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An adventure along the Dovre line

Get on the train with us and experience Norway from the inside! This year it is 101 years since the train tracks over the mountain passage Dovre was completed in its entirety, and we could take the train between Oslo and Trondheim in one stretch. Most people take the train to get from A to B, but on this trip, it is the journey itself that is the experience. We have the time to stop at selected stations to really experience and explore the distinctive, local and unique about these places. Historic farm hotels, sausage making, musk ox safari and food walk, just to name a few things on the itinerary. Everything is arranged with train tickets, meals, sightseeing, accommodation and transport, so all you need to do is sign up for our train adventure and pack your luggage. We can guarantee an eventful trip!

Pictures: SJ



  • Day 1

    Departure from Oslo Central Station, and the journey has begun! After just a little over an hour on the train, we make our first stop in Hamar, where we are greeted with coffee and something to eat at the tourist office, and we meet our local guide who will be with us in the next hours. We start with a stroll on the beautiful promenade along Lake Mjøsa, to the ruins of the old cathedral at Domkirkeodden (about two kilometres). Those who during the Middle Ages went to Mass in the cathedral were greeted by Gregorian chants, and we get to convey the history and stories from the Middle Ages through the same songs. There are much more than ruins to explore, however and we will also visit what is probably Norway's largest public cookbook collection with well over 5,500 cookbooks. Not only do they teach us how to cook, they are also an important cultural-historical source about the time they were written. Here we also find one of the country's largest herb gardens, with around 400 plants, many of which were grown in the monastery's time. The herbs were the pharmacy of the time, and the monks had great knowledge of the various plants. Well back in the centre of Hamar, we stop by one of the country's best fish stores. The owner’s simple philosophy is "to give customers the best food experiences". This means providing the highest quality, not only of the seafood they sell, but also customer service and guidance. After lunch, we pick up our luggage and return to the train station. Now the train takes us along Lake Mjøsa and further north into Gudbrandsdalen, to our next stop Ringebu.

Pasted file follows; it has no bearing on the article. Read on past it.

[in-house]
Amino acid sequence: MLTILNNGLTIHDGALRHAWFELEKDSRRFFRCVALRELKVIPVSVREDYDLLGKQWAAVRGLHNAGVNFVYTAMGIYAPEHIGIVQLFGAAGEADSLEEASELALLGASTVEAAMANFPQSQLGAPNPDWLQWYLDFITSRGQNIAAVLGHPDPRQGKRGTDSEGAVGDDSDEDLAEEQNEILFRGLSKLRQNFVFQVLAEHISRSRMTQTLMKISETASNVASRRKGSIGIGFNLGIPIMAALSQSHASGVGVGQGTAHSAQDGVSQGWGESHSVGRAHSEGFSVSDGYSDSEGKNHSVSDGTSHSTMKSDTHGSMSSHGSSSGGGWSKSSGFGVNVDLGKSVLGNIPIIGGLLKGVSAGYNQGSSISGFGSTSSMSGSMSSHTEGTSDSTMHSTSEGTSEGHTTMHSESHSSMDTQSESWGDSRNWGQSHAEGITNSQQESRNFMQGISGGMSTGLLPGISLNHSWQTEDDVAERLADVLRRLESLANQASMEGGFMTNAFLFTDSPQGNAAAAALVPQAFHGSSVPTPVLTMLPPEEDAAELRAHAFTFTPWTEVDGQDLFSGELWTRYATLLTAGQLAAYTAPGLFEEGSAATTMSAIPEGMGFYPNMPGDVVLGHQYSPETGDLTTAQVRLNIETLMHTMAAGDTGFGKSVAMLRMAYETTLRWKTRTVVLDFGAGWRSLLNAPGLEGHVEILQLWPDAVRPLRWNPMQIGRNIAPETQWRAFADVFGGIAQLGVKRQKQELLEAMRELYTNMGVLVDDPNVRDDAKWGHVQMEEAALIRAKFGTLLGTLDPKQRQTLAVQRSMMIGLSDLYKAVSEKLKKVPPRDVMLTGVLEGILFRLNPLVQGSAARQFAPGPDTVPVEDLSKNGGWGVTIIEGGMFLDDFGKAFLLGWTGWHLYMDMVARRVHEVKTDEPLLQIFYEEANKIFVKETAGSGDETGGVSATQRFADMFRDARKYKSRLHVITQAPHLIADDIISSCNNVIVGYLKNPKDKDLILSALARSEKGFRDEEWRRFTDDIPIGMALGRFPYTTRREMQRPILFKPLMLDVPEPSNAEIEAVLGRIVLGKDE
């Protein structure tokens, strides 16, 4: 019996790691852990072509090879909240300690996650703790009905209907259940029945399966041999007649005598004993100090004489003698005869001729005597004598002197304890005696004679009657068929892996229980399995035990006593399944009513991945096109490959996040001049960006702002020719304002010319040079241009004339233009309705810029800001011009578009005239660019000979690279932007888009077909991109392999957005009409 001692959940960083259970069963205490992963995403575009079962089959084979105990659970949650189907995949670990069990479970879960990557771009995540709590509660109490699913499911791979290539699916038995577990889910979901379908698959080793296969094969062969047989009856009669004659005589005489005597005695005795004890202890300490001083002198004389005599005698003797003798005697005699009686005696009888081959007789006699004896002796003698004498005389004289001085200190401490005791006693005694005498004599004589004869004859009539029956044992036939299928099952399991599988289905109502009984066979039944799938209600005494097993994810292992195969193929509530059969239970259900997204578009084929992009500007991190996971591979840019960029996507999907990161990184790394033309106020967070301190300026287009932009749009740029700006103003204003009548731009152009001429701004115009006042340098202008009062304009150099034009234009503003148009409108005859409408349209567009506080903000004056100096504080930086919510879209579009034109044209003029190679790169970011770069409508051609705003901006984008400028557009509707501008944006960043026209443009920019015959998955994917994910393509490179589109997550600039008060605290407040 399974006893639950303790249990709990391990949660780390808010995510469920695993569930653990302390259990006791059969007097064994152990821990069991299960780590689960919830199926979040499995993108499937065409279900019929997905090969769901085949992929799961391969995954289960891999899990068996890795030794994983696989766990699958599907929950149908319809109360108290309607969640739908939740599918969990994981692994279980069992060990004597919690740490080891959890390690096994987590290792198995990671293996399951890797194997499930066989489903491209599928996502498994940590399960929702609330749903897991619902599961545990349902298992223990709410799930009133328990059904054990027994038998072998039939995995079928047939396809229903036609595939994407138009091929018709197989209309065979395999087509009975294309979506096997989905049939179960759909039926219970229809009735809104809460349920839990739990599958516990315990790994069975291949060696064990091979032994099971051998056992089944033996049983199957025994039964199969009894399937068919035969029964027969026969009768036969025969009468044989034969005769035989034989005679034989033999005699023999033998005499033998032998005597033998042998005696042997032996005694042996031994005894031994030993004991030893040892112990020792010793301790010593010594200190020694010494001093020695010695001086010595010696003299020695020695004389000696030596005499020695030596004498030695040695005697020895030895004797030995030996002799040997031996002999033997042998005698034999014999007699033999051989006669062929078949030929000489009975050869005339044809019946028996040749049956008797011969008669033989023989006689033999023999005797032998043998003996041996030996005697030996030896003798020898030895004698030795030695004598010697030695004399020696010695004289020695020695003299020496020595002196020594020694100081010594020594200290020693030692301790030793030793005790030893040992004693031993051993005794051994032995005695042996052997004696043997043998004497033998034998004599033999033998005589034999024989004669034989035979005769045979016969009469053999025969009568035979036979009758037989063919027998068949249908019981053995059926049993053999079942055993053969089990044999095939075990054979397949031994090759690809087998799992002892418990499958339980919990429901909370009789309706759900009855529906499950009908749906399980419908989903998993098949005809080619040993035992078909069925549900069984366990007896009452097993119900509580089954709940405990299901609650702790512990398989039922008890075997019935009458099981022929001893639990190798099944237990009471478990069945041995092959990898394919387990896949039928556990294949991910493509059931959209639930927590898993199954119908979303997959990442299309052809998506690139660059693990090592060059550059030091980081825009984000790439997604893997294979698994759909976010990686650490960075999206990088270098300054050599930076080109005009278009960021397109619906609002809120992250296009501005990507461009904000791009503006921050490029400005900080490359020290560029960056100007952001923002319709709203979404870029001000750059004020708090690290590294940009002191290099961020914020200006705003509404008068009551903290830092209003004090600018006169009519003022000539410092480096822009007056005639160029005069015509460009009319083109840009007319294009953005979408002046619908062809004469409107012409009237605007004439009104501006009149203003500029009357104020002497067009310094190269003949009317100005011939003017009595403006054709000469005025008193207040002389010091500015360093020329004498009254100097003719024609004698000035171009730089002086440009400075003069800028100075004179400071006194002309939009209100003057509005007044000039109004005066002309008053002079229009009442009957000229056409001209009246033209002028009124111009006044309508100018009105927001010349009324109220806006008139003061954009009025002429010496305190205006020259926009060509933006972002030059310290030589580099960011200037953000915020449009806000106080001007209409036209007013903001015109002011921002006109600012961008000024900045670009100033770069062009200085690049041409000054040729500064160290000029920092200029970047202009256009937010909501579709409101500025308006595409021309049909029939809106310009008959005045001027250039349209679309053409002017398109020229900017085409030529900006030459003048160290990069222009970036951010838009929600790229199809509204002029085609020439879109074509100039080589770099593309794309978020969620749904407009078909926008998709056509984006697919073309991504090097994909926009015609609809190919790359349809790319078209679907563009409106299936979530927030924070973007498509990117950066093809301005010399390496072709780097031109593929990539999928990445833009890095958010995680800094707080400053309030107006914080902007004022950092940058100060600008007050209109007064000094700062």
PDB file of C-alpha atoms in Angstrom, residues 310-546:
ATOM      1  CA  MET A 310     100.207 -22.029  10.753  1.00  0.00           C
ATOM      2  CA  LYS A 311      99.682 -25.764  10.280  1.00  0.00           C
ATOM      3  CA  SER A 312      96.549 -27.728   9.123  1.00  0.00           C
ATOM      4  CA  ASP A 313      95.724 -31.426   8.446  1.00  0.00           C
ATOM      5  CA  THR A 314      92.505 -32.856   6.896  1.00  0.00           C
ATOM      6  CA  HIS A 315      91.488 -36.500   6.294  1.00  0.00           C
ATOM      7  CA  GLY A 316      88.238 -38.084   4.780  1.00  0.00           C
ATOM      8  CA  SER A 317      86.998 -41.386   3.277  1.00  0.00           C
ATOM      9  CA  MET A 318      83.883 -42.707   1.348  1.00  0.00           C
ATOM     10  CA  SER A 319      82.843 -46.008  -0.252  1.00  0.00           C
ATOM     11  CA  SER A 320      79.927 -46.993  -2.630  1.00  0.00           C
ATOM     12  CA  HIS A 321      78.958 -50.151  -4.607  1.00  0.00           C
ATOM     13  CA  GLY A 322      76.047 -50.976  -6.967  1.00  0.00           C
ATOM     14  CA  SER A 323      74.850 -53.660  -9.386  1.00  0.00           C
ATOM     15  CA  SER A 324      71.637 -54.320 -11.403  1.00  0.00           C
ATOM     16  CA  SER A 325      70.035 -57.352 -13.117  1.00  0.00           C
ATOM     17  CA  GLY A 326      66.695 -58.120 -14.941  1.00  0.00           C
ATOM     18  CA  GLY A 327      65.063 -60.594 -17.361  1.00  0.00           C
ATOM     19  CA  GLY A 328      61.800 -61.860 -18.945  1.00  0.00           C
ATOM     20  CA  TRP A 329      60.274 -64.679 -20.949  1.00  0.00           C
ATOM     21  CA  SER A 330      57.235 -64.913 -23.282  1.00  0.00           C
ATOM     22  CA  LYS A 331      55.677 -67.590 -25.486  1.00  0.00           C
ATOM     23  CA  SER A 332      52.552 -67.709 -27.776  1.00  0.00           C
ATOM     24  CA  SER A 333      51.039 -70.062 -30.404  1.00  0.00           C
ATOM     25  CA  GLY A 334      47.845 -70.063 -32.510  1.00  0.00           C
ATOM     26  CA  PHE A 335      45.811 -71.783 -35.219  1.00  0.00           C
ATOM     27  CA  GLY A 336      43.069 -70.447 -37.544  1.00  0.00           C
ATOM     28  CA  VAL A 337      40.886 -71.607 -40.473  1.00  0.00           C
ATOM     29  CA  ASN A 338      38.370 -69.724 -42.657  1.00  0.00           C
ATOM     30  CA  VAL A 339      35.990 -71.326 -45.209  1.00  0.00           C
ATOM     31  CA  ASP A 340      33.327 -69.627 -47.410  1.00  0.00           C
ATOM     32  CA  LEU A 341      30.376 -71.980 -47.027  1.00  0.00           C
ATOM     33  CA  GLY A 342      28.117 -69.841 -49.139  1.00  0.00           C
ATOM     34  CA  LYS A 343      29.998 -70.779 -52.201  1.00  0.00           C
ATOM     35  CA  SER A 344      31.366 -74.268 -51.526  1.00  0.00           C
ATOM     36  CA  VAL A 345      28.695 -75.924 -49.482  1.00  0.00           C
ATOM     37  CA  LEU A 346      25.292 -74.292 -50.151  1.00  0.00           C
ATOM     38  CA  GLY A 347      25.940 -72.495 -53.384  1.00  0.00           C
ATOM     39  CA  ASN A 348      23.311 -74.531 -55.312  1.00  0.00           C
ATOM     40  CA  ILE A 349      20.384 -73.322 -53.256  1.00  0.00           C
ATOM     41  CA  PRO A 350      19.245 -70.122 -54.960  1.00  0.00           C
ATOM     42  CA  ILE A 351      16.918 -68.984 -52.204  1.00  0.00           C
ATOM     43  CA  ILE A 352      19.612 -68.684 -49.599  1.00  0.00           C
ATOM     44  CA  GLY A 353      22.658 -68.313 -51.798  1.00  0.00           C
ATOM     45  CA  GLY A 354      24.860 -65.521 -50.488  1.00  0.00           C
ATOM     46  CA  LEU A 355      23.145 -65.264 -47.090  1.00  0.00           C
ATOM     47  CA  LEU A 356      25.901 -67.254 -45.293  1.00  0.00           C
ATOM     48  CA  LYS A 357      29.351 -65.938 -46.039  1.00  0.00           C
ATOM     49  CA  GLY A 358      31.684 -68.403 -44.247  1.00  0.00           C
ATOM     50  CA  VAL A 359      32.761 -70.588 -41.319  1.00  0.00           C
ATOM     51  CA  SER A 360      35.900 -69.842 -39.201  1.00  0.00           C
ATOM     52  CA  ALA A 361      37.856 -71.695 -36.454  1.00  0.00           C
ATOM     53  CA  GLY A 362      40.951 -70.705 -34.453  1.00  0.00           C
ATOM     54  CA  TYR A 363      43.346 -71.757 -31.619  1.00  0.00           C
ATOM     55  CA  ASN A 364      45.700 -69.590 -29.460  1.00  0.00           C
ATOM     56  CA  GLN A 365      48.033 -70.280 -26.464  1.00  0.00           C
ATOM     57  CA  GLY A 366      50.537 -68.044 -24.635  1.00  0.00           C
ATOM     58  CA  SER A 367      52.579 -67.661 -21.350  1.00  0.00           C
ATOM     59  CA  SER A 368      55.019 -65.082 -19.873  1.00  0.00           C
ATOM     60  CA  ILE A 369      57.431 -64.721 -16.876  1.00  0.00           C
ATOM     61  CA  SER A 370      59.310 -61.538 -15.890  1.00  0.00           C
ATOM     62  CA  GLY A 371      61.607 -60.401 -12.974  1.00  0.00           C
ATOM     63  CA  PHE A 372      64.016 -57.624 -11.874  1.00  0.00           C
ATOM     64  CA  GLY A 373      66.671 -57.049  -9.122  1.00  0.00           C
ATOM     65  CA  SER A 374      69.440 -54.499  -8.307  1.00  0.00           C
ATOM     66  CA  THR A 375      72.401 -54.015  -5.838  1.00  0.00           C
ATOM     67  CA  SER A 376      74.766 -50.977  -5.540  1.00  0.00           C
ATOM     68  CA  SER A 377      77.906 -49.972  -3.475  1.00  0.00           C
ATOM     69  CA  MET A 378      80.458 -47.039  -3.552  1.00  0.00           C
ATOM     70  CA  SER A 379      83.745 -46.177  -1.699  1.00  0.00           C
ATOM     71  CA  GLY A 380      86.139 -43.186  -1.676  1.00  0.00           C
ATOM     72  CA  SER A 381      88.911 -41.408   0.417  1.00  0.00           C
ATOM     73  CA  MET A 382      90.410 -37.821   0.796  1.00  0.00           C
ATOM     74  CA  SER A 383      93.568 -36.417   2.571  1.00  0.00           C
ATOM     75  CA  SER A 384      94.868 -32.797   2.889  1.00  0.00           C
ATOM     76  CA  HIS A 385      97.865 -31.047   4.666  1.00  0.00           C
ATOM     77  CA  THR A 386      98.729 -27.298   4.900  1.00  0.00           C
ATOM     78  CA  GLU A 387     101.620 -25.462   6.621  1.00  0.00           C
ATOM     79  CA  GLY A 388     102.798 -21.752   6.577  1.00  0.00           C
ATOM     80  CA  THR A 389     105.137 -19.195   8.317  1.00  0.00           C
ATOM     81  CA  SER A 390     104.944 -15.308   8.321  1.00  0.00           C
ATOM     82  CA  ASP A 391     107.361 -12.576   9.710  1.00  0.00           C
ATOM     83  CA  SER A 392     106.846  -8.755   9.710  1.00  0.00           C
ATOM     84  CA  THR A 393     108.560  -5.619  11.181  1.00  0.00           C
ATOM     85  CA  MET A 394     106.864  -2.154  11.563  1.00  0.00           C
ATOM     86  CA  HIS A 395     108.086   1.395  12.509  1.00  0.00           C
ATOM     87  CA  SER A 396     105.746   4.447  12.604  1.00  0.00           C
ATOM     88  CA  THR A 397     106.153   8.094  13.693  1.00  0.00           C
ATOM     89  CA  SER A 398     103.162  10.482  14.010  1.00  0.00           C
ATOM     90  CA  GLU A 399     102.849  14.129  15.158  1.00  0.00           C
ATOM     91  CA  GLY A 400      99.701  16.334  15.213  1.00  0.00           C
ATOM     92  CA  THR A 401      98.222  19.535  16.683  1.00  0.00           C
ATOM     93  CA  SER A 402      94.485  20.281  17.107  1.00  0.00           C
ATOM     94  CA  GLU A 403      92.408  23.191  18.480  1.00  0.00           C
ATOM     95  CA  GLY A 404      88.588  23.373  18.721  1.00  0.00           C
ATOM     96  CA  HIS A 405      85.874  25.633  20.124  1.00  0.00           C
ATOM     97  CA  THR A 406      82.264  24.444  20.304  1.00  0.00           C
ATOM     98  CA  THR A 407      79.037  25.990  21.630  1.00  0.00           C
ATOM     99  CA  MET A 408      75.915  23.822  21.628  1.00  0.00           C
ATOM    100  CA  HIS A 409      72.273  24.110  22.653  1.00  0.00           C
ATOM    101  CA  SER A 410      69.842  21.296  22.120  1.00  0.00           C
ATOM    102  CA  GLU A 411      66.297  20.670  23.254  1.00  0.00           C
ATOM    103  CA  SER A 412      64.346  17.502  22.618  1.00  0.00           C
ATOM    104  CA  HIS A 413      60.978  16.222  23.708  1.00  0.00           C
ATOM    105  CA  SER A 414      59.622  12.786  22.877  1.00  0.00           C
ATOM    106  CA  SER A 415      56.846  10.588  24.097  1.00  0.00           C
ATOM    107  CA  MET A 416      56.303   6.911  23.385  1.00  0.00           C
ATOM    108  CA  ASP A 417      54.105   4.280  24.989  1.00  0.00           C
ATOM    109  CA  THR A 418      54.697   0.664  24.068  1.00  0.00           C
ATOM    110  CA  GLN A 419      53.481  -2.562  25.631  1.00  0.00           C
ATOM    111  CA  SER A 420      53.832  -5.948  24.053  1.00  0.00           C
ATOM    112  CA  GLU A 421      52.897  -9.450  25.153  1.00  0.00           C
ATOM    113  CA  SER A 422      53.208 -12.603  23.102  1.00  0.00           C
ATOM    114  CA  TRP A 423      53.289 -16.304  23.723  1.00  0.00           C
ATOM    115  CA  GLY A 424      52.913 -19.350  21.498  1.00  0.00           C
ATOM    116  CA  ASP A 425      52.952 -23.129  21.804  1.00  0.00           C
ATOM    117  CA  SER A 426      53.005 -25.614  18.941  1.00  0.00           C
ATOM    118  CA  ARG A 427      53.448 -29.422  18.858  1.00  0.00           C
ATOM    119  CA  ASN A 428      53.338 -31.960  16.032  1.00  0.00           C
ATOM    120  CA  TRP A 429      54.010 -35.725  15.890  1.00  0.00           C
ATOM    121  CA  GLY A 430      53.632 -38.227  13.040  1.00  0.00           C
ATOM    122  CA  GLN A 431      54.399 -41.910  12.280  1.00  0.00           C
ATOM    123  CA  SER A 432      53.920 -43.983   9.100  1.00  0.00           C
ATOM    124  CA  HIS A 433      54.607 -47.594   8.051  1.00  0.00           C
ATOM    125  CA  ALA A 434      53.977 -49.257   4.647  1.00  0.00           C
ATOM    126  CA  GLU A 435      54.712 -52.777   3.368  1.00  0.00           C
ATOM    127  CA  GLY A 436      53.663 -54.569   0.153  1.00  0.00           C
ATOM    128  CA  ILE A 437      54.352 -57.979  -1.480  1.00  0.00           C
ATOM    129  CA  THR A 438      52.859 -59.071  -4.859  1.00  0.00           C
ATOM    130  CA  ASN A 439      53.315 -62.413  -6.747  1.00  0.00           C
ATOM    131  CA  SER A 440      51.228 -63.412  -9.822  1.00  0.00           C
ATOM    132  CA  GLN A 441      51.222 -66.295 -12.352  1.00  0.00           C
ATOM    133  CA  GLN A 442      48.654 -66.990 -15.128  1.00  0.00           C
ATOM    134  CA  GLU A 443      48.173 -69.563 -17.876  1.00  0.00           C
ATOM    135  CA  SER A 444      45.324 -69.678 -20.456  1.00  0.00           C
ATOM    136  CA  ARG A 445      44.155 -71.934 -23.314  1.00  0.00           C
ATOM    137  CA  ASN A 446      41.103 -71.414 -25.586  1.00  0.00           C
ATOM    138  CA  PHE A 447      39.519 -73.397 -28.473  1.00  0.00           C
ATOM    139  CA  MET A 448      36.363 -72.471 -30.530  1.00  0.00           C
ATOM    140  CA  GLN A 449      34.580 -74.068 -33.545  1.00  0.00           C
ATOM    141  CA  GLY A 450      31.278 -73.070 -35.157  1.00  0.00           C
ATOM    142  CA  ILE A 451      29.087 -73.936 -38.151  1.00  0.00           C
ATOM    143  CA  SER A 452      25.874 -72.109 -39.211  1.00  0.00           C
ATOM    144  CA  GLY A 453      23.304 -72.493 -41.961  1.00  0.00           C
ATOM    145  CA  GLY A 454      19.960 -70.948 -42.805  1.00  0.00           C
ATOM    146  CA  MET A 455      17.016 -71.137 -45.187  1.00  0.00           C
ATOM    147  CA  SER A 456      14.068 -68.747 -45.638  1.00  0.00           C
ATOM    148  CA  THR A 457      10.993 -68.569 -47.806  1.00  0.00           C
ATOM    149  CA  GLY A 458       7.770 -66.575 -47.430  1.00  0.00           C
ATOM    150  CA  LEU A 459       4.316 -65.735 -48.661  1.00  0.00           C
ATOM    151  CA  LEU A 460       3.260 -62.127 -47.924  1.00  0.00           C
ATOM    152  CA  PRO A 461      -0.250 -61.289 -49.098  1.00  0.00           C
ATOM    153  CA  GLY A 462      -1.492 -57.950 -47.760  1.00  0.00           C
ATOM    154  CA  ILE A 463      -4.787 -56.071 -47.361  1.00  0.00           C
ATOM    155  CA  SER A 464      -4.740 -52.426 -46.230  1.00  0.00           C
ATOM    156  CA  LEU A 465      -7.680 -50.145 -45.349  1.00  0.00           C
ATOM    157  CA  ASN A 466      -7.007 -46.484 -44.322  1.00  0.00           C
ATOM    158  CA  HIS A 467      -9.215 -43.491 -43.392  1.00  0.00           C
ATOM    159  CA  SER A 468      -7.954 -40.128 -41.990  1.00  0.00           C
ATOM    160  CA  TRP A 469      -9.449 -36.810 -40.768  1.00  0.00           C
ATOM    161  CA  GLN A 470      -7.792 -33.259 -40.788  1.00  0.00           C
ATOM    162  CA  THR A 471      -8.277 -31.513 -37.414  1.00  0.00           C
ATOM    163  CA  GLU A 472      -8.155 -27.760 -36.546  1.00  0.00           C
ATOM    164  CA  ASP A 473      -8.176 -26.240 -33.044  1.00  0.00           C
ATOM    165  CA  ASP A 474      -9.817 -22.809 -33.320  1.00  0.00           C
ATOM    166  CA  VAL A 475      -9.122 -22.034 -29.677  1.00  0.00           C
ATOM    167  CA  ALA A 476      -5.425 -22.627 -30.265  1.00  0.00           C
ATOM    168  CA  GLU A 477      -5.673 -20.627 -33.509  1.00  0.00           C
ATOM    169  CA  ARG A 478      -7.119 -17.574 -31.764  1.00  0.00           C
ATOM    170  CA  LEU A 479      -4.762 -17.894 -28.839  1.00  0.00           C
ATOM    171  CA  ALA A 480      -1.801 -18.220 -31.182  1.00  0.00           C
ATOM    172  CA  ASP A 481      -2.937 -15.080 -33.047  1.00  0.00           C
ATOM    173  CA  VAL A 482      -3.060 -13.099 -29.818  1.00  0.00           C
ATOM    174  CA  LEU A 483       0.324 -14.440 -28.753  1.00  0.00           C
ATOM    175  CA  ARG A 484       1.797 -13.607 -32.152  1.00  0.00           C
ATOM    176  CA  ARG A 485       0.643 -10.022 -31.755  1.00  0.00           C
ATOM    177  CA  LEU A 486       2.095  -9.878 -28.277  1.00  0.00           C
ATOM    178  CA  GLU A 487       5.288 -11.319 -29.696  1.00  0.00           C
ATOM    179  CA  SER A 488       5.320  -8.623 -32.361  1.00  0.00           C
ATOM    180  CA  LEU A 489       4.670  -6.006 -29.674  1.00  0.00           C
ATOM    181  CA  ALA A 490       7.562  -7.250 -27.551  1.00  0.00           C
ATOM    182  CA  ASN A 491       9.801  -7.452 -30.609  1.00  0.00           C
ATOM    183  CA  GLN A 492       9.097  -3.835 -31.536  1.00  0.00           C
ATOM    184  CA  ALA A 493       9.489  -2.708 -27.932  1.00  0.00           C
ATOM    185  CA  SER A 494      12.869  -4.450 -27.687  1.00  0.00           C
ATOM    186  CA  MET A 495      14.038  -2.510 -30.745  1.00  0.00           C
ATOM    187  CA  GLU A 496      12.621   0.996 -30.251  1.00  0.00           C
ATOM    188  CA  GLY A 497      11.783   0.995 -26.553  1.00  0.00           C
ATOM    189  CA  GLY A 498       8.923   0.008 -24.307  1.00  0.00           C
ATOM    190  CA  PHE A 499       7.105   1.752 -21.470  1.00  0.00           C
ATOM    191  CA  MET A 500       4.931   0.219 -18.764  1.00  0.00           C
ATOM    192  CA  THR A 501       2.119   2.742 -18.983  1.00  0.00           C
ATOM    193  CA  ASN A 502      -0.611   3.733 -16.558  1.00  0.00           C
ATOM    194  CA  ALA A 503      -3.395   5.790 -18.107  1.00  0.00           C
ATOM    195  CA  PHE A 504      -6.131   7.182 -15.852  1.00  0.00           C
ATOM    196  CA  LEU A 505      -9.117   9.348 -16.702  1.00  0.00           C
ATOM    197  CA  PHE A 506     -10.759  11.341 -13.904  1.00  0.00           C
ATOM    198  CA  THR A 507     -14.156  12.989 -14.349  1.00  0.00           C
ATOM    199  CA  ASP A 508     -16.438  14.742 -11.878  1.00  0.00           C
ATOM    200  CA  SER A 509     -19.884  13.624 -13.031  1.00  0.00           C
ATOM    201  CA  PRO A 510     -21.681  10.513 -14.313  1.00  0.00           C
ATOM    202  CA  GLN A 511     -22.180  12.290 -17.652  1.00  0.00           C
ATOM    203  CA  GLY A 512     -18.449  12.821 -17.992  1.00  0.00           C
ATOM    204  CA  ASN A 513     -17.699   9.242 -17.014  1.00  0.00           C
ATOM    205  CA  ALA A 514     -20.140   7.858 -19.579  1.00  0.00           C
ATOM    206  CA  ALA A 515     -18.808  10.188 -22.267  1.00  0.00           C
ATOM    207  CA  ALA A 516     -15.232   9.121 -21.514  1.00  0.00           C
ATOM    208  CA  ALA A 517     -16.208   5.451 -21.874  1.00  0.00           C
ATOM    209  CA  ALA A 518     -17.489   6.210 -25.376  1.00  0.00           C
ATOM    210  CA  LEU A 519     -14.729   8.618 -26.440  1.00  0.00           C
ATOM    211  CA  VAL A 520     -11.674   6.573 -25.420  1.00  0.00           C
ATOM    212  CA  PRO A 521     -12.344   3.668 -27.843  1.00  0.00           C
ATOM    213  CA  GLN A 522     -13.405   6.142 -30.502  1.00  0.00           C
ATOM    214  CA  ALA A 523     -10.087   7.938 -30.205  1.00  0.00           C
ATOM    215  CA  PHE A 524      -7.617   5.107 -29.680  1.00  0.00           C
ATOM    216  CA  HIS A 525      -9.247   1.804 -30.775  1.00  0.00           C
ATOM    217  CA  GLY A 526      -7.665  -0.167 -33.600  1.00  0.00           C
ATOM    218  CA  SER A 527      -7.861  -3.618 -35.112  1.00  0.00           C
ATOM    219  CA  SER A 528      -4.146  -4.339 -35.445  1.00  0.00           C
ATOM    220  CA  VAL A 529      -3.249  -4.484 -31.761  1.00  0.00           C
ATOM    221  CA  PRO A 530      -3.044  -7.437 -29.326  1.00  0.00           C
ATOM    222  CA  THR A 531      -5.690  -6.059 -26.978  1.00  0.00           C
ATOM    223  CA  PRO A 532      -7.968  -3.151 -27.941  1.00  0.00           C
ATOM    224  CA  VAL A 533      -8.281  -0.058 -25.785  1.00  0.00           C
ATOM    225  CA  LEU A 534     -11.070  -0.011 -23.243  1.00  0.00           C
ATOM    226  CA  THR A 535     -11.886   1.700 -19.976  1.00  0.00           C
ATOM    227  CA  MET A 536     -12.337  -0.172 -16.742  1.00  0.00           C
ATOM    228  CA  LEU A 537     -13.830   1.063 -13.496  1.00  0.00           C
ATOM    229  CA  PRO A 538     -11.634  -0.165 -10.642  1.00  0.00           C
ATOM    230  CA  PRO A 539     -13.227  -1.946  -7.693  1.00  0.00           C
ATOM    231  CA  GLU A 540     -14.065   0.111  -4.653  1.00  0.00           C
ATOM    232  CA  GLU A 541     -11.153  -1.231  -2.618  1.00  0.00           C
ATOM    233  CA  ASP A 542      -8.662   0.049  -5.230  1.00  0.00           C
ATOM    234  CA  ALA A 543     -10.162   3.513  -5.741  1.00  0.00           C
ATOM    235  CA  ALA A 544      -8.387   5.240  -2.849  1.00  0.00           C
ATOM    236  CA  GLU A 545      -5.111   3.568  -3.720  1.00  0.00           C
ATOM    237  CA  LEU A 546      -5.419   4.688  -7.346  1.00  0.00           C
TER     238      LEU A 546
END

Ringebu was founded as a trade centre in 1899 and is often called Norway's smallest city. We drive to Sygard Grytting, one of Norway's most beautiful and best preserved farm hotels, and this is where we will spend the night. The hosts Stig and Hilde are the 16th generation that call this their home, and they are proud to continue the farm hotel's 700 year history. The food we are served has roots in local traditions and specialties, and is of course made from short-travelled ingredients. It will be a memorable evening.

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  • Day 2

    We start with a delicious country breakfast, before Stig gives us an introduction to the farm's many centuries of history, which includes everything from royals and pilgrims, the architecture and farm life, and not to mention a rich family history. Then we head off to Ringebu for today’s sausage making course. The butcher shop is located in the centre of Ringebu and is the only specialised butcher shop in Gudbrandsdalen. They offer everything in meats, cold cuts and cured meats that they themselves produce with ingredients from local farmers. In addition, they have a wide selection of locally produced jams, honey, cheese, flatbreads and much more. But we are here for the sausages, which we will stuff and season ourselves; this will be fun. So today's lunch speaks for itself, it's sausage!